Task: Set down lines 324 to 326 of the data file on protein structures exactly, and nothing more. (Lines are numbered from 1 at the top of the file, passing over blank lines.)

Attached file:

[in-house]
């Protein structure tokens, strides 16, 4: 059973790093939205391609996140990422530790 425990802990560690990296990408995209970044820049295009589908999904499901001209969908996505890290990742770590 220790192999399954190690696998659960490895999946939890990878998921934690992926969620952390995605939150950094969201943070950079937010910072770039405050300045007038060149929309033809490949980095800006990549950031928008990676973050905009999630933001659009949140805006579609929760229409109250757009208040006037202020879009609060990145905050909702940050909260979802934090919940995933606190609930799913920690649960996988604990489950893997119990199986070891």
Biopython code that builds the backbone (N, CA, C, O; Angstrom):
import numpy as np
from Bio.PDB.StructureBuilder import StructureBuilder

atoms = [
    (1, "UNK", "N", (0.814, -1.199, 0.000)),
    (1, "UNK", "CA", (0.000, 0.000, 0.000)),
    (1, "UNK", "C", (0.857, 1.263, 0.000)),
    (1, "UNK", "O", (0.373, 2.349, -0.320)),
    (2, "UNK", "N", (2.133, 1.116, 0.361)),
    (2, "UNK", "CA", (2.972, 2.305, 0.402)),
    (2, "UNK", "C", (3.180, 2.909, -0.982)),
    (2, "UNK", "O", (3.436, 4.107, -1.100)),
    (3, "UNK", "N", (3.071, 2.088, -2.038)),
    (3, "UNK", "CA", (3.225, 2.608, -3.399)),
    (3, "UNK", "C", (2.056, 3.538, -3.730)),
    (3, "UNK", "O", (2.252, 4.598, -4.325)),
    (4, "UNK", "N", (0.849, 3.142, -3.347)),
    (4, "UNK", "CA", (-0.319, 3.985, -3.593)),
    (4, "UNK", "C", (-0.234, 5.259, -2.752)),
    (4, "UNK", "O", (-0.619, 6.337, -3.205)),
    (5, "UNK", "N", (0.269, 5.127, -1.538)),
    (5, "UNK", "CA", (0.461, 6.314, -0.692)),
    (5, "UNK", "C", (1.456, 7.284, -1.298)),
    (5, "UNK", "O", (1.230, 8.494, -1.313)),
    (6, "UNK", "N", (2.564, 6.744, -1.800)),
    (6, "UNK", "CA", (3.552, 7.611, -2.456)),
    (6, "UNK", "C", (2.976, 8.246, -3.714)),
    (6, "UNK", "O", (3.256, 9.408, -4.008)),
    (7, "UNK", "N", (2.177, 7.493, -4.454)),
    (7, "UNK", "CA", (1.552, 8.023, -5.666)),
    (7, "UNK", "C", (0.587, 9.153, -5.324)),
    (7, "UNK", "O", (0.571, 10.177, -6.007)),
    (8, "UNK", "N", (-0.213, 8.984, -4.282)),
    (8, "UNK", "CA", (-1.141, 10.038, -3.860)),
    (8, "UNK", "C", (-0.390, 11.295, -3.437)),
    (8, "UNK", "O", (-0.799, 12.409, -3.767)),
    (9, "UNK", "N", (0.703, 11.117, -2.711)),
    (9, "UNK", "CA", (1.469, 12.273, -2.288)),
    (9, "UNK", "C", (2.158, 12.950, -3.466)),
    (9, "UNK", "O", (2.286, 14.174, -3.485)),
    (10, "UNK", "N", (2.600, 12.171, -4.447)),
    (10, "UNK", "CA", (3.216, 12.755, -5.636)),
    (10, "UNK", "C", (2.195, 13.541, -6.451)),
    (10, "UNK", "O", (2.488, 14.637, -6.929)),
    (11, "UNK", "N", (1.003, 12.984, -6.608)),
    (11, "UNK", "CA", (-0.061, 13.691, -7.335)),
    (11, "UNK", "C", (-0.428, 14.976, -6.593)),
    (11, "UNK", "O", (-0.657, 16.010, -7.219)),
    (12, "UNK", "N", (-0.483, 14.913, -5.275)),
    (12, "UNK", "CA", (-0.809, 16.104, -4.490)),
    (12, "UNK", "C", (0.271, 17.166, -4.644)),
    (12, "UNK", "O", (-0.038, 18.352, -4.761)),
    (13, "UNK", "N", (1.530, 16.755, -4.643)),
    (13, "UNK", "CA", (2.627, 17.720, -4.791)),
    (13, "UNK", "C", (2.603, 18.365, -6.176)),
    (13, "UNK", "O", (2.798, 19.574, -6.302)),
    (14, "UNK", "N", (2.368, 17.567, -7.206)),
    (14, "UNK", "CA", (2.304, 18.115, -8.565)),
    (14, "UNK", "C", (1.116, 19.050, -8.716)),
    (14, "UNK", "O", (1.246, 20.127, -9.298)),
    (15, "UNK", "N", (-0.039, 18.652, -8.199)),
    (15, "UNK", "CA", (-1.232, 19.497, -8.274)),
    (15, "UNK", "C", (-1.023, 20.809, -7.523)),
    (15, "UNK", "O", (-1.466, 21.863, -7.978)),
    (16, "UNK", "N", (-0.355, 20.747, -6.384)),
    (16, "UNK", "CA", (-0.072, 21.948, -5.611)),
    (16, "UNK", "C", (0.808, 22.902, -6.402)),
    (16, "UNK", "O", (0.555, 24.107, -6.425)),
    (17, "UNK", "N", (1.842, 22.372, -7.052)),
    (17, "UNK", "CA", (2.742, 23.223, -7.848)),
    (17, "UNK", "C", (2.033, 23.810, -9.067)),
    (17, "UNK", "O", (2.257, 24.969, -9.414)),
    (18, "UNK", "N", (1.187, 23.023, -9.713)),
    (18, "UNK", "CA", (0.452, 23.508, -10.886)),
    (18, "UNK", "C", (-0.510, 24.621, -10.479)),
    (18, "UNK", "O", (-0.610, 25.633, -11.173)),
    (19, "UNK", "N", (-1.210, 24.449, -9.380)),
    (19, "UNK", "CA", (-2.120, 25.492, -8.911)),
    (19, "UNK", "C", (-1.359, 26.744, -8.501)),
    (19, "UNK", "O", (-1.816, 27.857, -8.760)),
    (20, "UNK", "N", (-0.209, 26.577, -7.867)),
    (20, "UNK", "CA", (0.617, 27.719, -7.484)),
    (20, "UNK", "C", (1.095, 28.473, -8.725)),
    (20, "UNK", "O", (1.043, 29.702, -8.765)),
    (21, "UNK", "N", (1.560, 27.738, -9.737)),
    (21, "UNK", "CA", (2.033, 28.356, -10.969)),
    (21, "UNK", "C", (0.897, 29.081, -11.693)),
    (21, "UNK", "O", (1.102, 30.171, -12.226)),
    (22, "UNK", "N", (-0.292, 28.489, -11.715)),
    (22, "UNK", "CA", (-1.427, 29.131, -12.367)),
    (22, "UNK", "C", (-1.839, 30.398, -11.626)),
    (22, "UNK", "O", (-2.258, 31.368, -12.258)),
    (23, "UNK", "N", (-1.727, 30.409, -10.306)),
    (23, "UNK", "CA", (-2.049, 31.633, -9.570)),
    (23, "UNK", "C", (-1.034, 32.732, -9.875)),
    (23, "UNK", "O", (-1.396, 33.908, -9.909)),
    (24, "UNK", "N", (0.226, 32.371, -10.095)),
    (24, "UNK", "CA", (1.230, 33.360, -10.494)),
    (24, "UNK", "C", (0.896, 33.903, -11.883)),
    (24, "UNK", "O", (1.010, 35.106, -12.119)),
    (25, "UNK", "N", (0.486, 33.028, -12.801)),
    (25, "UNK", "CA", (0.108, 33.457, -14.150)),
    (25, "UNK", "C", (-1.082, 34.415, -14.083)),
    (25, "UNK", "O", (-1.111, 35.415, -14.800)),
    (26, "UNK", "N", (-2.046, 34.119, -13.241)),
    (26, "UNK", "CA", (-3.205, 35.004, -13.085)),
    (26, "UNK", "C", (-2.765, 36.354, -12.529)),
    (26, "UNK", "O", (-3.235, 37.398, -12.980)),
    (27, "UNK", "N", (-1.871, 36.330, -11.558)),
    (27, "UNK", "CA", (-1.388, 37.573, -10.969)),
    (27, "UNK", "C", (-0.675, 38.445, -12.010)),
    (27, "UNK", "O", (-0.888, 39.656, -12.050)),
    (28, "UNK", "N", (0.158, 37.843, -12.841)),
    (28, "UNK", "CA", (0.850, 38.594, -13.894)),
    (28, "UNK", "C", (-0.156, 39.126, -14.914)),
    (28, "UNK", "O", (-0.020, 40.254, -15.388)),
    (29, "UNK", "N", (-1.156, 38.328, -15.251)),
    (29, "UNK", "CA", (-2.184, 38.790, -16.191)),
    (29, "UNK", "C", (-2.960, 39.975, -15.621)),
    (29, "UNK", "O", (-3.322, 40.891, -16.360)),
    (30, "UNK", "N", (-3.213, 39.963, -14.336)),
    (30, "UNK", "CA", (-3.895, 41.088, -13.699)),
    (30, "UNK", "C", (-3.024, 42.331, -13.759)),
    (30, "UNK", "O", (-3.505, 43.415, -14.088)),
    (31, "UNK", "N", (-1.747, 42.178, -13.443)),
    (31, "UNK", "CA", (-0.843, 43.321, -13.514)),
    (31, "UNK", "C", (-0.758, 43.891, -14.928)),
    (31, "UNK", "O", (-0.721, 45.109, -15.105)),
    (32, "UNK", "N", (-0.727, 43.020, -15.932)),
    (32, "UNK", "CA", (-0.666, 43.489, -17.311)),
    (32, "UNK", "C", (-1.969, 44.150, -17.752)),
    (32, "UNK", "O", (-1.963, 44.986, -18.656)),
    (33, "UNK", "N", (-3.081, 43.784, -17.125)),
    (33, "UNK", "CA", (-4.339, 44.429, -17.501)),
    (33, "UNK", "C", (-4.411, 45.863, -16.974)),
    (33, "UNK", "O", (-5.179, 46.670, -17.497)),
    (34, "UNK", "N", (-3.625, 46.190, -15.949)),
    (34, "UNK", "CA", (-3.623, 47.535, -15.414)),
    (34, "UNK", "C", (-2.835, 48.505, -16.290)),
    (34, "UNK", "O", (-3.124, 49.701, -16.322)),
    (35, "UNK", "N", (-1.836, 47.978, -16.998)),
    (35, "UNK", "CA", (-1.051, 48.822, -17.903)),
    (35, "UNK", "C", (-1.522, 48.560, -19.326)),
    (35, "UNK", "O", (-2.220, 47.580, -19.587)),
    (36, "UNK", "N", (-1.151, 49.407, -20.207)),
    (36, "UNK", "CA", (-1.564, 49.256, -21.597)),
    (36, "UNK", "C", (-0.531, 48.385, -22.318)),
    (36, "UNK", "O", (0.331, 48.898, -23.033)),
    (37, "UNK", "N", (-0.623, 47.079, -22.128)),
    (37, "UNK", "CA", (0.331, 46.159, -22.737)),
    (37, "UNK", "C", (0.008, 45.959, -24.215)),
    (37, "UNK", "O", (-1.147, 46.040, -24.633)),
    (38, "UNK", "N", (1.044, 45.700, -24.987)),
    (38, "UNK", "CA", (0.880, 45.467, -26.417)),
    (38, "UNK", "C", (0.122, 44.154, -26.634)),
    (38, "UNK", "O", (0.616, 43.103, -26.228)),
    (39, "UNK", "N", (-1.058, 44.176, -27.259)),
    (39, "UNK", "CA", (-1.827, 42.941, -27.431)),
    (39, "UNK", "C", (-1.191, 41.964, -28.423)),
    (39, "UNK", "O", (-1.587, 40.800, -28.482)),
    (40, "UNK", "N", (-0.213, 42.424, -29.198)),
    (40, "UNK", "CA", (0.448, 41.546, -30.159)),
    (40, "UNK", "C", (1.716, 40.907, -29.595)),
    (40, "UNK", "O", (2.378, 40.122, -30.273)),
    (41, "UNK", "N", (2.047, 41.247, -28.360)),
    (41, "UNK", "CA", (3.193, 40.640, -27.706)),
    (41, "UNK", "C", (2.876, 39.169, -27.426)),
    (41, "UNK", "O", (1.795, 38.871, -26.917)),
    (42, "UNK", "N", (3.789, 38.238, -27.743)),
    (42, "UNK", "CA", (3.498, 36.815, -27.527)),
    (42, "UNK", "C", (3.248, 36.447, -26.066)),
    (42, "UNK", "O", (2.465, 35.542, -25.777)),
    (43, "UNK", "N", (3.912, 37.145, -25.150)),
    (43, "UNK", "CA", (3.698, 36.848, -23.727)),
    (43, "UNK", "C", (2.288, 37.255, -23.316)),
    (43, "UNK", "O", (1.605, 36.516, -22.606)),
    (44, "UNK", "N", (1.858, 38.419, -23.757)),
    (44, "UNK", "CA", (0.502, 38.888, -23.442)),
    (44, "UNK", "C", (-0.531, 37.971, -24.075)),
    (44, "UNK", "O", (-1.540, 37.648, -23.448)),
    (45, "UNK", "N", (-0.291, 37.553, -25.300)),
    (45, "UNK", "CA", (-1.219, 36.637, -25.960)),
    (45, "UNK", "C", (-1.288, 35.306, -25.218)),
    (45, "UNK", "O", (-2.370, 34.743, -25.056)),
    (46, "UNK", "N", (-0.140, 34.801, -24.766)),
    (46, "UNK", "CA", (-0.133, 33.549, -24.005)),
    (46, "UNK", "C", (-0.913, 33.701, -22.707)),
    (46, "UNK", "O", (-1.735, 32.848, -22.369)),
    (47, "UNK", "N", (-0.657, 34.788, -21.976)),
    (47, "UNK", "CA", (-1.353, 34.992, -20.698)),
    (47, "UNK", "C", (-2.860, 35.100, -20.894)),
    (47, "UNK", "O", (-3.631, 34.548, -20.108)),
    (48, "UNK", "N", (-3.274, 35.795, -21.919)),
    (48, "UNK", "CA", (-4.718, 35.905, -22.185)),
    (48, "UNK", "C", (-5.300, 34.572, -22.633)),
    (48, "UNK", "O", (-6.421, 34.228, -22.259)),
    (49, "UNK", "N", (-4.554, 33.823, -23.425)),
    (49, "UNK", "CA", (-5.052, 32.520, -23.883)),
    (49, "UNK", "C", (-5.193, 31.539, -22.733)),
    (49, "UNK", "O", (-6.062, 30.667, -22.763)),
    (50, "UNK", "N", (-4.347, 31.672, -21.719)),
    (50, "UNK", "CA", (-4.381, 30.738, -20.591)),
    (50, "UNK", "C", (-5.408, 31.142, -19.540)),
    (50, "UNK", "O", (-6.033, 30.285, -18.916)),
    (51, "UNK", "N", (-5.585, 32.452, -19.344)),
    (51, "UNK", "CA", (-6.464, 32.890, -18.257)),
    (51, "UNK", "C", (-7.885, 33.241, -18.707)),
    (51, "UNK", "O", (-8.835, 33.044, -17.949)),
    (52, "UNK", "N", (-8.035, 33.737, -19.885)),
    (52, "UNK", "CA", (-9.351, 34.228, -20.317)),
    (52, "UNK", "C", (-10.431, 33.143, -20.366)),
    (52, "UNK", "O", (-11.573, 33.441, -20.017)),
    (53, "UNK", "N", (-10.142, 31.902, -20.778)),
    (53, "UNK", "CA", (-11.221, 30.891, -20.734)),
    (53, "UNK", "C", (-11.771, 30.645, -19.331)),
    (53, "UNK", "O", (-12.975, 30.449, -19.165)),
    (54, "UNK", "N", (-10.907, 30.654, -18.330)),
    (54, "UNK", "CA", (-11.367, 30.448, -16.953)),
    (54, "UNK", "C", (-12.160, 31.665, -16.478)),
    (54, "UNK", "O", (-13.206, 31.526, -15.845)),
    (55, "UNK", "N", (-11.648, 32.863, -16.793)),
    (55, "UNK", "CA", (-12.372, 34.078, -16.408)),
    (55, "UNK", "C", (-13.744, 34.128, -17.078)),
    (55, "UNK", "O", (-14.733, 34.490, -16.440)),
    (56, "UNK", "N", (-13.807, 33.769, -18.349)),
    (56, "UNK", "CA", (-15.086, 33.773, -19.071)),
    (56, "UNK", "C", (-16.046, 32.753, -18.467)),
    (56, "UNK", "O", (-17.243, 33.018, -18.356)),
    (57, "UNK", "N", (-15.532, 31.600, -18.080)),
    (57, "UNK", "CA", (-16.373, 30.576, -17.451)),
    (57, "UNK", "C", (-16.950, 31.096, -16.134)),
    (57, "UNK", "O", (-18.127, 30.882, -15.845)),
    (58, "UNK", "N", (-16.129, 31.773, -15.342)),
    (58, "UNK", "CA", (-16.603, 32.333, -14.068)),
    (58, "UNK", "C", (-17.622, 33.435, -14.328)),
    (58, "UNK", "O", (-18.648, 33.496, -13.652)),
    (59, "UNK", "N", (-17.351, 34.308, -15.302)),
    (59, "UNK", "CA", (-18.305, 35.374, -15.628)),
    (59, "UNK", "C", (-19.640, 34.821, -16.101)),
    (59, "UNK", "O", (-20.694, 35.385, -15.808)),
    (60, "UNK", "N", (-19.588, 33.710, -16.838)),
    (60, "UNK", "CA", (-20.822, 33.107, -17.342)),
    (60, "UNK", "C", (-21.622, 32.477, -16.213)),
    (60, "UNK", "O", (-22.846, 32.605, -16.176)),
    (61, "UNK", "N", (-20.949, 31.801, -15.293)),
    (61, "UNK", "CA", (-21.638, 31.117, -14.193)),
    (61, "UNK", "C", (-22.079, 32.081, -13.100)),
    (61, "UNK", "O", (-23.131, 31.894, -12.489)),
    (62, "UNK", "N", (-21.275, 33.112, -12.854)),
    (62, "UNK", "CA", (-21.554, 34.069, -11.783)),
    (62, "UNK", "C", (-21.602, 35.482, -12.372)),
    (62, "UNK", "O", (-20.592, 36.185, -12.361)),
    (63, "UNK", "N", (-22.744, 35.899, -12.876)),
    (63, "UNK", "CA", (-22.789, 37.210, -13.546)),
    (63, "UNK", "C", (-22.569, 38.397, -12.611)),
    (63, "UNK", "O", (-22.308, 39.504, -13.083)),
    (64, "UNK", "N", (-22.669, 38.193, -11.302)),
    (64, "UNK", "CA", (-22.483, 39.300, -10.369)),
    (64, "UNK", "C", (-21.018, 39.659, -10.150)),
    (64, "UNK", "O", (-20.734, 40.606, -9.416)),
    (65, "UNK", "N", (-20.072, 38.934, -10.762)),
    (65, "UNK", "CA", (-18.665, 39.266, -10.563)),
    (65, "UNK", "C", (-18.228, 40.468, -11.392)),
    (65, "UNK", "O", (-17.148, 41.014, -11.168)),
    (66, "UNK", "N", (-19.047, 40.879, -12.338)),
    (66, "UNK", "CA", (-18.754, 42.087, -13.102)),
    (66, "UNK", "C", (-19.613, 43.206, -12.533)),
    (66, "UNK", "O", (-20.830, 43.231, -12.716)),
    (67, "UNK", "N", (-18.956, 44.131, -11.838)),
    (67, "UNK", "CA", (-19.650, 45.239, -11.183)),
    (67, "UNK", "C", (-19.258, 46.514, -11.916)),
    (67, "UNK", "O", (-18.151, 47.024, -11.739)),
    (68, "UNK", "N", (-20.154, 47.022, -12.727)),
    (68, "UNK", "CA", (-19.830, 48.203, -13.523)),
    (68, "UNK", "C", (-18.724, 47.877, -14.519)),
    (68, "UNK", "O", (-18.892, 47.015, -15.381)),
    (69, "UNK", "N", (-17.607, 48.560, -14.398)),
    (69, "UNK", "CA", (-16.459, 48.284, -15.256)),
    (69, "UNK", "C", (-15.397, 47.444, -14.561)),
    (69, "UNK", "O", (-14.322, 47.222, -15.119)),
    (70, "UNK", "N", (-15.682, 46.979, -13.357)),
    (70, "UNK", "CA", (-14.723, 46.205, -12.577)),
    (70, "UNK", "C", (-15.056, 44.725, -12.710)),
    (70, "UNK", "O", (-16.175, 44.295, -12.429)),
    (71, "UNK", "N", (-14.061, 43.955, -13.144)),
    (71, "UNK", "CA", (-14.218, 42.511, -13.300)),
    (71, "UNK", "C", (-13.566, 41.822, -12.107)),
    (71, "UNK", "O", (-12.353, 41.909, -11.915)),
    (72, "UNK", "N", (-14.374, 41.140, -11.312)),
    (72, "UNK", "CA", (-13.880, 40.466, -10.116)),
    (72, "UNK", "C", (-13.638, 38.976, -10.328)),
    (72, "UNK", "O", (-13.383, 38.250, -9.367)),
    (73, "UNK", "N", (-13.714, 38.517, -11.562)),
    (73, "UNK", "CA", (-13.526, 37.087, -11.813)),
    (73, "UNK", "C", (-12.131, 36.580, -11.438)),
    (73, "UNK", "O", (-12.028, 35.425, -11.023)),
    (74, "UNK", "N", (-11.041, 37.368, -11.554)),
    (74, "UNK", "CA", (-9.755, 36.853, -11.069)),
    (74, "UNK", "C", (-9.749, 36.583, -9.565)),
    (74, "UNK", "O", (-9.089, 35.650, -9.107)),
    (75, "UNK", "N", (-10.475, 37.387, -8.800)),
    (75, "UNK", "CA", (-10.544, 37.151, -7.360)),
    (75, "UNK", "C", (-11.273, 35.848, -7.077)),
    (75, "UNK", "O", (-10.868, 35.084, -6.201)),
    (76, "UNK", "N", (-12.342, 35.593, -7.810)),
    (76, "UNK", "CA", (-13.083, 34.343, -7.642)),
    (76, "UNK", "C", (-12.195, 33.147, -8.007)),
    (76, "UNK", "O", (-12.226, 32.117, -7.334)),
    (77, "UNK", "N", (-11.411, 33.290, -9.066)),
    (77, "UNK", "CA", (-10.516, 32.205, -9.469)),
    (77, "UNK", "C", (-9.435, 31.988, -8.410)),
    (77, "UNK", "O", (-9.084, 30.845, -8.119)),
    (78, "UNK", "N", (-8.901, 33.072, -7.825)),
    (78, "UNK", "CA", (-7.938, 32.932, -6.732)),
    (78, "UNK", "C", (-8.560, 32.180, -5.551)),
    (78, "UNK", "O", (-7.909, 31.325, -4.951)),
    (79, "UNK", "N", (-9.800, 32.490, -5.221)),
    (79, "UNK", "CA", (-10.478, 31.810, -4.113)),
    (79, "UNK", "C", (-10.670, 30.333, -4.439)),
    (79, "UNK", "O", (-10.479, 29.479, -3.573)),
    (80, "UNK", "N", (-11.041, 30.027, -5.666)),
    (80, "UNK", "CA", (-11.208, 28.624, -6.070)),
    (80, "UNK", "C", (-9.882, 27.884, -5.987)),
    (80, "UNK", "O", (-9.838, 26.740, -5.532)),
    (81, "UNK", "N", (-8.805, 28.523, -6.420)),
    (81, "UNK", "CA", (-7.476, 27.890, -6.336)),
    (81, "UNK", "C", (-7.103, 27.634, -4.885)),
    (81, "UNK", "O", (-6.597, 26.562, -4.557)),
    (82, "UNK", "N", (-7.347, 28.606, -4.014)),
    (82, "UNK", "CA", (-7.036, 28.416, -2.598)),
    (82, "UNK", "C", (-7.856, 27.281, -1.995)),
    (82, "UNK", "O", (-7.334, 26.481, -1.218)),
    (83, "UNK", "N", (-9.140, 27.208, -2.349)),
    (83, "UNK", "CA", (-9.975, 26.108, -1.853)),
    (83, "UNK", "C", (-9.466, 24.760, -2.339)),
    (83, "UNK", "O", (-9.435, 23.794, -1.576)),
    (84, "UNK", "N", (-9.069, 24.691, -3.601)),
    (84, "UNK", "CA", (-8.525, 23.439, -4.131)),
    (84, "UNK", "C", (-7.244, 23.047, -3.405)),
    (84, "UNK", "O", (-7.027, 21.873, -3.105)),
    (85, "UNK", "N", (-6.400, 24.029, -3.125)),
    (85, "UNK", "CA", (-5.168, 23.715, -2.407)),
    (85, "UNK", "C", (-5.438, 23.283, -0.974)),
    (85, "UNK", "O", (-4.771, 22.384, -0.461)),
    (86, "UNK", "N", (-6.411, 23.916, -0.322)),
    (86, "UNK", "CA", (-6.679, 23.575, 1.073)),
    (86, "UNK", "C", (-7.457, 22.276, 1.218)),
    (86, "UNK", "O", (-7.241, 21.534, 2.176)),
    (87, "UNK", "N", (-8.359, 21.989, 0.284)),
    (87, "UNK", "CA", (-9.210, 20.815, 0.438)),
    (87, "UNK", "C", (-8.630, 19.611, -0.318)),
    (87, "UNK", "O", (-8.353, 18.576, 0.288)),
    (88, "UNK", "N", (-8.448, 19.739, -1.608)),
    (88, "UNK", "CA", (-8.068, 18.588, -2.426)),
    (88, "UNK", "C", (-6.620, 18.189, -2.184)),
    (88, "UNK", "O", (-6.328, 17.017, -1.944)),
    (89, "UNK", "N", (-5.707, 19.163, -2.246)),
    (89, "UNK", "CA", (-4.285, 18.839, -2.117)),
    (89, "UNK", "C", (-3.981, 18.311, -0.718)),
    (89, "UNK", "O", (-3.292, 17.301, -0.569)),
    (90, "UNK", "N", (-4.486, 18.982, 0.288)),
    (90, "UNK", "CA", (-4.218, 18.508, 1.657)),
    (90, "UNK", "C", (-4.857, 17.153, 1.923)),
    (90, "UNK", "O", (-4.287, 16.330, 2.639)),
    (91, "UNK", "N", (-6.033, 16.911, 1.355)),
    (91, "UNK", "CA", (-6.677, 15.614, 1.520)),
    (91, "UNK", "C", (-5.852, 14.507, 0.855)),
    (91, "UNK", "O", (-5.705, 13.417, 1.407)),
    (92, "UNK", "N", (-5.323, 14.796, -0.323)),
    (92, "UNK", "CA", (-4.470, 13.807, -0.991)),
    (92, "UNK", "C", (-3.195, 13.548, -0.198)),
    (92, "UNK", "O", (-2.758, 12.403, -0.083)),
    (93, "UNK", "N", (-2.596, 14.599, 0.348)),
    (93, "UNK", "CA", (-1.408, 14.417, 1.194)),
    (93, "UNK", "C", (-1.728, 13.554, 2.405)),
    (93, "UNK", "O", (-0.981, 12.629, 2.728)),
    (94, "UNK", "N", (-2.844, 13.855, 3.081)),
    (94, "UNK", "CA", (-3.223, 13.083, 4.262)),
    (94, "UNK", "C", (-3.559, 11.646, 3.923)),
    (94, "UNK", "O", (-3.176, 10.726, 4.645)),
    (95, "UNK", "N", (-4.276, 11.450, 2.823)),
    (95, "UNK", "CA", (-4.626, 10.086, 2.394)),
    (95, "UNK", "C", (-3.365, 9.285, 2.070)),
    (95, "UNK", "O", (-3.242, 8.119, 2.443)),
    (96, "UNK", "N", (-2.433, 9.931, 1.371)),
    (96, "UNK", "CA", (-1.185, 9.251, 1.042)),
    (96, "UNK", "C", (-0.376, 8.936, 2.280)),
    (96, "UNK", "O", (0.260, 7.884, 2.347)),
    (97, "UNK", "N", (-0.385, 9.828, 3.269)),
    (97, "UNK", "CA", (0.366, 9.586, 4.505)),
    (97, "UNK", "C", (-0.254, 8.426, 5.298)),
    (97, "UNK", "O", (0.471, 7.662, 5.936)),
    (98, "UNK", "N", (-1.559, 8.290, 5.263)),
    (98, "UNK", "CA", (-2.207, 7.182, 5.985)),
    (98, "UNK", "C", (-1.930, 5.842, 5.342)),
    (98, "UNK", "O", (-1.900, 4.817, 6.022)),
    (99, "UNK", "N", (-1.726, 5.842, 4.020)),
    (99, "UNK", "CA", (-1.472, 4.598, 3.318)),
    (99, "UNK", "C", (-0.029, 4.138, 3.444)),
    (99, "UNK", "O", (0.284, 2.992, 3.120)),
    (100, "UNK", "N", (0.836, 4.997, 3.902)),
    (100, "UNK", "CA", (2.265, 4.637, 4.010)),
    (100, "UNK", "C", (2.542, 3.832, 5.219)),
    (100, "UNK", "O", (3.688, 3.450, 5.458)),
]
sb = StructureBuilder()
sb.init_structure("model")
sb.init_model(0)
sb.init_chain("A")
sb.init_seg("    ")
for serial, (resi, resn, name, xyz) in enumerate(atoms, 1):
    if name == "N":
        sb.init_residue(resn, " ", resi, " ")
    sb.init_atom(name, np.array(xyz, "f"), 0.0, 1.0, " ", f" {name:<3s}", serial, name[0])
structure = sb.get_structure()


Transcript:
    (80, "UNK", "CA", (-11.208, 28.624, -6.070)),
    (80, "UNK", "C", (-9.882, 27.884, -5.987)),
    (80, "UNK", "O", (-9.838, 26.740, -5.532)),